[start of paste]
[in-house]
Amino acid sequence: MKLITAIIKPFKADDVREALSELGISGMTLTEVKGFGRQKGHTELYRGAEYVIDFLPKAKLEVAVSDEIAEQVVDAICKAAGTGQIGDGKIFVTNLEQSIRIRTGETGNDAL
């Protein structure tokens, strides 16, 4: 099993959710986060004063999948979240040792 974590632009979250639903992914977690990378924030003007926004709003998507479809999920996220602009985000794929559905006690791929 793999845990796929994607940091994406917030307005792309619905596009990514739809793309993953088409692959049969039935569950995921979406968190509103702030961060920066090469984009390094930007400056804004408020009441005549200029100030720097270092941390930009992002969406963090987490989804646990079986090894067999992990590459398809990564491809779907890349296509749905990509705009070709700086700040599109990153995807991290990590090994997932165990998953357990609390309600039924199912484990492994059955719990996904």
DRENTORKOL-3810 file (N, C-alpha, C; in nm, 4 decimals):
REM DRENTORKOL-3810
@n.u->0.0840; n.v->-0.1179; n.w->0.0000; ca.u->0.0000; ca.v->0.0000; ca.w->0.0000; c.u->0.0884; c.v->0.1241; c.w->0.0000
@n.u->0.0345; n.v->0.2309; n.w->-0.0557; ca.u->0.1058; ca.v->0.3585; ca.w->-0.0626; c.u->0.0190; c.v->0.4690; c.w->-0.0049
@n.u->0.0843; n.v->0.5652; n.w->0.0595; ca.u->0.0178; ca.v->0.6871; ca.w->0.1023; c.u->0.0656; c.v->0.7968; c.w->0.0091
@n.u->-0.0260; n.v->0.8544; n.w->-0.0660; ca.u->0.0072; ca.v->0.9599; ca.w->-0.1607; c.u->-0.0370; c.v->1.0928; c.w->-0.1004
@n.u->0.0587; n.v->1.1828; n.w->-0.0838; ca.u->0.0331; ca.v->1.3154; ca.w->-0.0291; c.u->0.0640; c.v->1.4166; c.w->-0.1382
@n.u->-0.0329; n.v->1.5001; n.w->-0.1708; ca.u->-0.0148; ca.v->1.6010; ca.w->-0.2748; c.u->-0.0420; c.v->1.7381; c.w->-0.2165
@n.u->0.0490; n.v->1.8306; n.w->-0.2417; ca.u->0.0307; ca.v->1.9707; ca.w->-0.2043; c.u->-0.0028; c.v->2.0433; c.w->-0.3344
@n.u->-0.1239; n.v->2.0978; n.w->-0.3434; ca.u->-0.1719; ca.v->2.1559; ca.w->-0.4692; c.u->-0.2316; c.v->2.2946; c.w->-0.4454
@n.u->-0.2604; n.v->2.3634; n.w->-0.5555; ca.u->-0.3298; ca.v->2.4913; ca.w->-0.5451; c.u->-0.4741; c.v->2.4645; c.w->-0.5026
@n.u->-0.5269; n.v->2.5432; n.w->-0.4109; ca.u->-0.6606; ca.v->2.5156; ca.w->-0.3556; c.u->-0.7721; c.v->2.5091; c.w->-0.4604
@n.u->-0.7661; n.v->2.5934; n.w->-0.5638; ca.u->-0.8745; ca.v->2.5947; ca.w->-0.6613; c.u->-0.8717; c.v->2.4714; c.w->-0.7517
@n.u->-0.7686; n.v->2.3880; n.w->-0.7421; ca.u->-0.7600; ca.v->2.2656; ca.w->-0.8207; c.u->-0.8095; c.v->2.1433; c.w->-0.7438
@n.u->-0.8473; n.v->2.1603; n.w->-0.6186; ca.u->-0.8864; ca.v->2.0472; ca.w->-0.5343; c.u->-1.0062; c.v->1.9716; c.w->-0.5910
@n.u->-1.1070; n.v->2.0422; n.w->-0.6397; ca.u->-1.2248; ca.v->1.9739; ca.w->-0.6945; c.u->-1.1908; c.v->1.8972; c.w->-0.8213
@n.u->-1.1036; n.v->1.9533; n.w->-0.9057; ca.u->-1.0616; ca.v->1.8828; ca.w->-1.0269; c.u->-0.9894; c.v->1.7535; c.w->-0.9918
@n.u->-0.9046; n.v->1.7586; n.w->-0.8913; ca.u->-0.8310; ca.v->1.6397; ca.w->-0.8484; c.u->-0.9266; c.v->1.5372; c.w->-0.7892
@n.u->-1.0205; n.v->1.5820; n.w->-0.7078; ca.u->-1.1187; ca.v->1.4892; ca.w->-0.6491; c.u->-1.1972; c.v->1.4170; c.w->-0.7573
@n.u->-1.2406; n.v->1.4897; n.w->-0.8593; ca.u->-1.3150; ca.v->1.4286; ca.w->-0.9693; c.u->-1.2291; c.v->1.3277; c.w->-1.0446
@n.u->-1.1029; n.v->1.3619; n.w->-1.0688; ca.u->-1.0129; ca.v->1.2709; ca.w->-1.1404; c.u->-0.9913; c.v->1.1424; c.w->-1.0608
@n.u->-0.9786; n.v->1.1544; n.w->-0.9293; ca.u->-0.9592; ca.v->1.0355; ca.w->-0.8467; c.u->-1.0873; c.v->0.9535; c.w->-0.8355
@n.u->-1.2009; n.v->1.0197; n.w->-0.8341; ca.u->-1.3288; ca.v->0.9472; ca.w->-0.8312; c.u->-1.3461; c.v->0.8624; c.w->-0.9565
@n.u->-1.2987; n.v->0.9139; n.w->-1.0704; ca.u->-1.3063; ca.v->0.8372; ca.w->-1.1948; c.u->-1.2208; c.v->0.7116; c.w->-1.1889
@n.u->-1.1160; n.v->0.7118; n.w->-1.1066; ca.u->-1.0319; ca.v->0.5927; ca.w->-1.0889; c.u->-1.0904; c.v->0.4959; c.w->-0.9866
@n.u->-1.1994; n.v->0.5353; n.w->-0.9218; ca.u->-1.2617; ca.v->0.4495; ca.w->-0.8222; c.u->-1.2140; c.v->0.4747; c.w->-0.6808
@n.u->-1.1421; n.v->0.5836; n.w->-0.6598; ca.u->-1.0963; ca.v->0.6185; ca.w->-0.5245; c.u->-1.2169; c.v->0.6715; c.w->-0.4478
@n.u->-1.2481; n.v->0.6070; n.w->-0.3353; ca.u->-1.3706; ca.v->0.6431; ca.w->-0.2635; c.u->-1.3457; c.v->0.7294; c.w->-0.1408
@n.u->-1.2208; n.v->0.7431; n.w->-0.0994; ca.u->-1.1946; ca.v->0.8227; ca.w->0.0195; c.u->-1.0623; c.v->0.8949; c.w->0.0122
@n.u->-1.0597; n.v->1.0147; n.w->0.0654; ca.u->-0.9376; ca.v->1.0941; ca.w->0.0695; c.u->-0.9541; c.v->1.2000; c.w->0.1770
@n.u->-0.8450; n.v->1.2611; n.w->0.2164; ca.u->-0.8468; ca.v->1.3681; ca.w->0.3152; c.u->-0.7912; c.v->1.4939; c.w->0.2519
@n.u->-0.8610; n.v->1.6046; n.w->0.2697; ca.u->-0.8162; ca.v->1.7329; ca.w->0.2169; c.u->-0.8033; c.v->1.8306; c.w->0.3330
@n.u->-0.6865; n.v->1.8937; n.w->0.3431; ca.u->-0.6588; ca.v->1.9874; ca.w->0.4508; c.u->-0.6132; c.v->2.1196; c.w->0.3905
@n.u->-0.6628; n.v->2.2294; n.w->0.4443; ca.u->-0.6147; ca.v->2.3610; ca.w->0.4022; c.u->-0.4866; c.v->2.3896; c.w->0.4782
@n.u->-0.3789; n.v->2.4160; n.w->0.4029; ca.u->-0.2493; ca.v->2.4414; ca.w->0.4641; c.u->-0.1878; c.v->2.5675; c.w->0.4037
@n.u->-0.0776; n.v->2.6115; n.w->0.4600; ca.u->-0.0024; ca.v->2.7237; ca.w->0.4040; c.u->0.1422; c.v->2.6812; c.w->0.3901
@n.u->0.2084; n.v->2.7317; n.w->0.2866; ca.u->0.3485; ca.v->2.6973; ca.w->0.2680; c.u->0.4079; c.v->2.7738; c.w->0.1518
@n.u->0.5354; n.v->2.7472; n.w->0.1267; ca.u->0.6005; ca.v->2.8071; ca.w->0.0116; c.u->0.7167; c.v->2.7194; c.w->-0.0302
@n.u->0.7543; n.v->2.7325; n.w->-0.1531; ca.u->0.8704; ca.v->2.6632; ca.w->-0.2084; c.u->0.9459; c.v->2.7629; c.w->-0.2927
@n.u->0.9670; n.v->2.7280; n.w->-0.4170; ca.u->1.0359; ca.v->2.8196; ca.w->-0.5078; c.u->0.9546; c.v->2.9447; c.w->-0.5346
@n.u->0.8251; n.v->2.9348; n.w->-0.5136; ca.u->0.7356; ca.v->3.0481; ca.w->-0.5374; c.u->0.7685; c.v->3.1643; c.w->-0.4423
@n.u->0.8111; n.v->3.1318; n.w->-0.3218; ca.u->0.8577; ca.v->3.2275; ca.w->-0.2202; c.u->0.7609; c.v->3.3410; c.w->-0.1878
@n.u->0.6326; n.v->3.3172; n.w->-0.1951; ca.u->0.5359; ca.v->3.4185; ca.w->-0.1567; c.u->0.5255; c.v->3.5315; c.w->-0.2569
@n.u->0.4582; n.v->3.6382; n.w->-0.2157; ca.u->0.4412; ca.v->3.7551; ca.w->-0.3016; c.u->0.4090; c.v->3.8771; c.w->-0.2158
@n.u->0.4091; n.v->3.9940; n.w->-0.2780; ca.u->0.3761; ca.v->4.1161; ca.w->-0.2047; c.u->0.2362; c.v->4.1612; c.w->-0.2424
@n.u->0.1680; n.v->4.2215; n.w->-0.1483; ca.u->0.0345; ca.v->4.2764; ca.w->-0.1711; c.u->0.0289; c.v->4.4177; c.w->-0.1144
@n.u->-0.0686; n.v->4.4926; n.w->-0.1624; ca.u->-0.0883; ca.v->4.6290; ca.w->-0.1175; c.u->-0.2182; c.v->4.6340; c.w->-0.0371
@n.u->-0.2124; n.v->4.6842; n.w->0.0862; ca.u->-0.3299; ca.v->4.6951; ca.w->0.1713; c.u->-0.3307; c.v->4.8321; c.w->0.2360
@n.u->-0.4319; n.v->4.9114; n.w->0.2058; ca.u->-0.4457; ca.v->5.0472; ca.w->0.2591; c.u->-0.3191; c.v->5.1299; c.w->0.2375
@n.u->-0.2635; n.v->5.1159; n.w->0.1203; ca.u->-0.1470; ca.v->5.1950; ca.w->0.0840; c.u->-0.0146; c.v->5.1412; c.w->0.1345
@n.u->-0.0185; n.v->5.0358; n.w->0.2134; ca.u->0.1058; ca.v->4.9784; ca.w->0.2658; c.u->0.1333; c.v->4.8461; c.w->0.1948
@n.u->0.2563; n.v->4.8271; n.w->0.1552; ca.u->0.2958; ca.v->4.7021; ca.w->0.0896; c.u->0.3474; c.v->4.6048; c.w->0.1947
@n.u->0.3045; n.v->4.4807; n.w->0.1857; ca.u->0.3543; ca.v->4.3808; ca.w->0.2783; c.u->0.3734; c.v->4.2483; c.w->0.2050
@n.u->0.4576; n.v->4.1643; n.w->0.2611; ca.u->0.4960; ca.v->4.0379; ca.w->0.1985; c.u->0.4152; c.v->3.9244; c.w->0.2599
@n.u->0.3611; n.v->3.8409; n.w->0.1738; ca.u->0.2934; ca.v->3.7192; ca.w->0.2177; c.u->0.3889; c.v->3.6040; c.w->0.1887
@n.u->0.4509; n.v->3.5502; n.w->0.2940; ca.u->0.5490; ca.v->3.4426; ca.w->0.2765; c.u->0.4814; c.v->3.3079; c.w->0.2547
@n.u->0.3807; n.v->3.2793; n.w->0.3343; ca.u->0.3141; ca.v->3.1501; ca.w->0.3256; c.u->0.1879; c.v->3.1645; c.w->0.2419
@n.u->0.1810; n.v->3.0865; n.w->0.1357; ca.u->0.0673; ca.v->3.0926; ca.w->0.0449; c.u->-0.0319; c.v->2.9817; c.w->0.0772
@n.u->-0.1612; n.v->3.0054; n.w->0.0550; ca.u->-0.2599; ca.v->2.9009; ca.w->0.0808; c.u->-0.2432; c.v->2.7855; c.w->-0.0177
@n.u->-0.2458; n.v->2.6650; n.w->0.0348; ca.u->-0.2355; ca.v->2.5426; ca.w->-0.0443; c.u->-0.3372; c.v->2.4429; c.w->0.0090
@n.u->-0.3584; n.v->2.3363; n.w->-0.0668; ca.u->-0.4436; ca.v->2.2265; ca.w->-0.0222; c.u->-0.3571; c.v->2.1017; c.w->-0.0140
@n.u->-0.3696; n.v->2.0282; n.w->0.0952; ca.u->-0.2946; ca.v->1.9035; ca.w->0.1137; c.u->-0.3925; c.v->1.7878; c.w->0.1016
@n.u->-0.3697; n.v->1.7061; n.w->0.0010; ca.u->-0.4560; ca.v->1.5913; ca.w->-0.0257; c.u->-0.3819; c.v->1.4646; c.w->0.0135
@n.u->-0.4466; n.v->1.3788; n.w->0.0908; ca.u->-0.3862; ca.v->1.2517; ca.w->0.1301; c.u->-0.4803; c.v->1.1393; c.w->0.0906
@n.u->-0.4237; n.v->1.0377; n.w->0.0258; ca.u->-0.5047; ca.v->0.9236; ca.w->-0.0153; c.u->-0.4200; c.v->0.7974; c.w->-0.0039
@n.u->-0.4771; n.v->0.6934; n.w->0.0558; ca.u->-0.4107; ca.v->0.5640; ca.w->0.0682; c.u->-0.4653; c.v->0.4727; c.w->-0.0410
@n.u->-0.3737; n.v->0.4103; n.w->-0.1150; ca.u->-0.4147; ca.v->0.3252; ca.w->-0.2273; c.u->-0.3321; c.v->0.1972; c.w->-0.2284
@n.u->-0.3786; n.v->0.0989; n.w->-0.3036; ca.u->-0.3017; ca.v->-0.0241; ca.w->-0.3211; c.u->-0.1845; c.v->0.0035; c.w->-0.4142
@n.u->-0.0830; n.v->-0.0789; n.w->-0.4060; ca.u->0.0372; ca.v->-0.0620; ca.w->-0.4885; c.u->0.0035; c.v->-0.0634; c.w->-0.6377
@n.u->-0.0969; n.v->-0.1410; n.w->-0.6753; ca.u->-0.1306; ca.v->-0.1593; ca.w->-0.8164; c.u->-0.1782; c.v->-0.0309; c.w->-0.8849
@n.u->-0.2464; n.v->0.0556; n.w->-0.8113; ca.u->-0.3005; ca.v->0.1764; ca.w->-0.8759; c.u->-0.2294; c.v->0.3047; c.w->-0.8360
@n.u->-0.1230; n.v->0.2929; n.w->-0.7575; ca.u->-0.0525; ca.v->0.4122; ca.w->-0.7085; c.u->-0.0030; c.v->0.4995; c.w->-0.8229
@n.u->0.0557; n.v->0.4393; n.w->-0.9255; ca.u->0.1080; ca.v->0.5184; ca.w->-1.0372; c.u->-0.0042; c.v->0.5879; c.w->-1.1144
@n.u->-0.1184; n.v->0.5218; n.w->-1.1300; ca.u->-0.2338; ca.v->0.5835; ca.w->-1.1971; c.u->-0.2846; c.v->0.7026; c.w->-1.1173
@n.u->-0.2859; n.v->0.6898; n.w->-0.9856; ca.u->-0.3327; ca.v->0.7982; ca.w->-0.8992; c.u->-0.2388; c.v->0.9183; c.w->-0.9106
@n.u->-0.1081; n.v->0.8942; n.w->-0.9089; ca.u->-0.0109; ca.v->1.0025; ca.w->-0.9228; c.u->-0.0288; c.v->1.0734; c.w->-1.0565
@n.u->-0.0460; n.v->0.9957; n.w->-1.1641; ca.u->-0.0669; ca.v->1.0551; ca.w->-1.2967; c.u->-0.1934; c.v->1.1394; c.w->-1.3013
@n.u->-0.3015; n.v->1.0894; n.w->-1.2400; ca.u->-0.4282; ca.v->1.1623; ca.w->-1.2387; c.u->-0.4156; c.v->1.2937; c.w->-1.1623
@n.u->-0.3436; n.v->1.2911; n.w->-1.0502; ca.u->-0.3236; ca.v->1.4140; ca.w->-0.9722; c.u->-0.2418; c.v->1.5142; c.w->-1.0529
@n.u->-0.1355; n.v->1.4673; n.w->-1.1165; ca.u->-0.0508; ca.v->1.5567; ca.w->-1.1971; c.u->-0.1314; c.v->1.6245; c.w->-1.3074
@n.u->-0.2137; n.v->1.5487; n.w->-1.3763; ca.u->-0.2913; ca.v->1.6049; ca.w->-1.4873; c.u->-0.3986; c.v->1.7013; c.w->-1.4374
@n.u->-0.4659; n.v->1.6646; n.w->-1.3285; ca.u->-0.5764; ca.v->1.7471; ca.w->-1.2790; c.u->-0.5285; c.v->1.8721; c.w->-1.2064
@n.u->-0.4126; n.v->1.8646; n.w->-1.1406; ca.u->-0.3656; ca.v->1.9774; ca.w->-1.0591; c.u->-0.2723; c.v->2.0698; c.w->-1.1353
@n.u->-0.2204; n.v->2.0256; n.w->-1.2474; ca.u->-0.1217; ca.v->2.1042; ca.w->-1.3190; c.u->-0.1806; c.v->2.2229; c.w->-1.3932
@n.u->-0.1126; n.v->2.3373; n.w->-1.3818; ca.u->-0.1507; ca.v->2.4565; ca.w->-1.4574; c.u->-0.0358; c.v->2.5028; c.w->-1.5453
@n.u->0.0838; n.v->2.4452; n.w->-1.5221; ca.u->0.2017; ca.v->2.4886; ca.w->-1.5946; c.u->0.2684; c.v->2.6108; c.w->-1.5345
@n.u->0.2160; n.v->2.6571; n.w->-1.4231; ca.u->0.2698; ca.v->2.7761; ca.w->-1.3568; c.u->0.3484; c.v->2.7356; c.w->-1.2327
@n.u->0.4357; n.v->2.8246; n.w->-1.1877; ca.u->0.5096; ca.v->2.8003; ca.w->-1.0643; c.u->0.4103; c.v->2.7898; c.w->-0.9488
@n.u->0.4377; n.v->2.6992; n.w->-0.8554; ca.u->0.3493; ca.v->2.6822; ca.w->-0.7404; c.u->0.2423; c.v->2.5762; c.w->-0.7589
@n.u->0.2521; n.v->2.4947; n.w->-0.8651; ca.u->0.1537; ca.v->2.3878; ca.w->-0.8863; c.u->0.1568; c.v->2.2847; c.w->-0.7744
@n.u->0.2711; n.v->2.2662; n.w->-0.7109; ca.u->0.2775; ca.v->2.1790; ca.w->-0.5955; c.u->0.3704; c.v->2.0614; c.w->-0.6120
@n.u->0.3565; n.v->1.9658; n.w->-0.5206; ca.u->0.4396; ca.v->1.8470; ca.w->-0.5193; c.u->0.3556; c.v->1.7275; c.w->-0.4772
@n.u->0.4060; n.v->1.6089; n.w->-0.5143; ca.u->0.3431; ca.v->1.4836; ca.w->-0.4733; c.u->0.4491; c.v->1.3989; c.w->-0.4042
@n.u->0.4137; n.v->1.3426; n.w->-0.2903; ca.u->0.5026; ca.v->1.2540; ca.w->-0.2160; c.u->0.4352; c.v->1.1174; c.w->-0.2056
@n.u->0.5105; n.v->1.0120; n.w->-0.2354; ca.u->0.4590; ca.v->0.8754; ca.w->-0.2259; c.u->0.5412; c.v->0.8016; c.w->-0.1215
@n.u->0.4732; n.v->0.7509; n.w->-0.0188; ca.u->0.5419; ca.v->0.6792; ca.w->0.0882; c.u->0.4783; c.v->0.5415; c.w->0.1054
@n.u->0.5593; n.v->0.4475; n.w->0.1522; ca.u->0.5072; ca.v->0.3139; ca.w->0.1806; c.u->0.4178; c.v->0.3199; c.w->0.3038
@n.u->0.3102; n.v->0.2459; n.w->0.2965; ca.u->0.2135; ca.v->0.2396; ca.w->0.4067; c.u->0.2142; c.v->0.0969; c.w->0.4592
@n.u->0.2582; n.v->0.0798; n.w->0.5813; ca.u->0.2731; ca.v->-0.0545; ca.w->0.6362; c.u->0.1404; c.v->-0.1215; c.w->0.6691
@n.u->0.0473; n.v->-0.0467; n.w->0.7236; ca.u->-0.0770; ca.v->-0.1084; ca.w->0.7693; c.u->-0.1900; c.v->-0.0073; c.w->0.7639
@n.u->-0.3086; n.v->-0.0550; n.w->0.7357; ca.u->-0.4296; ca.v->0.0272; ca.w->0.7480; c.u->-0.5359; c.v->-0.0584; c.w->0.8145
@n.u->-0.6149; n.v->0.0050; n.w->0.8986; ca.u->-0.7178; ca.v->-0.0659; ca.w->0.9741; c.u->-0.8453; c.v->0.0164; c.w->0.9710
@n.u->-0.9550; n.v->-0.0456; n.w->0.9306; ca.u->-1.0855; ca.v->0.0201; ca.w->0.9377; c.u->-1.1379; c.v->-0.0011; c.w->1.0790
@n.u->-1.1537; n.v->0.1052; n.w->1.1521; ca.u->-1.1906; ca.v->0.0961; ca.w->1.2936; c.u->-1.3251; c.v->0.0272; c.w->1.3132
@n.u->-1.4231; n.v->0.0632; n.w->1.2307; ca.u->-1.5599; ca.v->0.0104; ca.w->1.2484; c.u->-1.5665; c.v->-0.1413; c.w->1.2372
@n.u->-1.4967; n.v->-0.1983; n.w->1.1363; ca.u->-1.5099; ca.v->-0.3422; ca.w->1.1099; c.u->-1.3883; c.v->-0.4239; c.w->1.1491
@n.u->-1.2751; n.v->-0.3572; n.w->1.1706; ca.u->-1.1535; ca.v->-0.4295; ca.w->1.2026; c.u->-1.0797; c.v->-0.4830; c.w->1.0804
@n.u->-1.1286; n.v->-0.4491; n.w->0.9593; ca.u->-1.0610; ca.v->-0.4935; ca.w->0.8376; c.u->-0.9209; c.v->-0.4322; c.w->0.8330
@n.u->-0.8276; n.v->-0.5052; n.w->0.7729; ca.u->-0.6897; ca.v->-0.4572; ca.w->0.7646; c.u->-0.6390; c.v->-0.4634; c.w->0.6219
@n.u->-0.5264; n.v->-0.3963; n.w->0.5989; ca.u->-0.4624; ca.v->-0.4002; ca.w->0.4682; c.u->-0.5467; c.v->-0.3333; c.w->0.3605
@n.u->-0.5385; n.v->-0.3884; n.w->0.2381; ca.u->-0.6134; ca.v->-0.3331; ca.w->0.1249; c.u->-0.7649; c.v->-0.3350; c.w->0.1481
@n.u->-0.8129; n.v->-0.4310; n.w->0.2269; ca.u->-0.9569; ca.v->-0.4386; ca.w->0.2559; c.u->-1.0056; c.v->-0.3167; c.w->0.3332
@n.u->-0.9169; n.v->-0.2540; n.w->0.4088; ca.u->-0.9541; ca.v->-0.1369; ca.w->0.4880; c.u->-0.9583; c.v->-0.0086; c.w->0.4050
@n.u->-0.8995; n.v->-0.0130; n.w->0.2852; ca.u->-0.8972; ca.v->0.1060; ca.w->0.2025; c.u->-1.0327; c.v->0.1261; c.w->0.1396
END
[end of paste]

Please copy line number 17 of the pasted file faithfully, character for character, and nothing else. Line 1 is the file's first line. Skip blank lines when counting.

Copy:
@n.u->-0.7686; n.v->2.3880; n.w->-0.7421; ca.u->-0.7600; ca.v->2.2656; ca.w->-0.8207; c.u->-0.8095; c.v->2.1433; c.w->-0.7438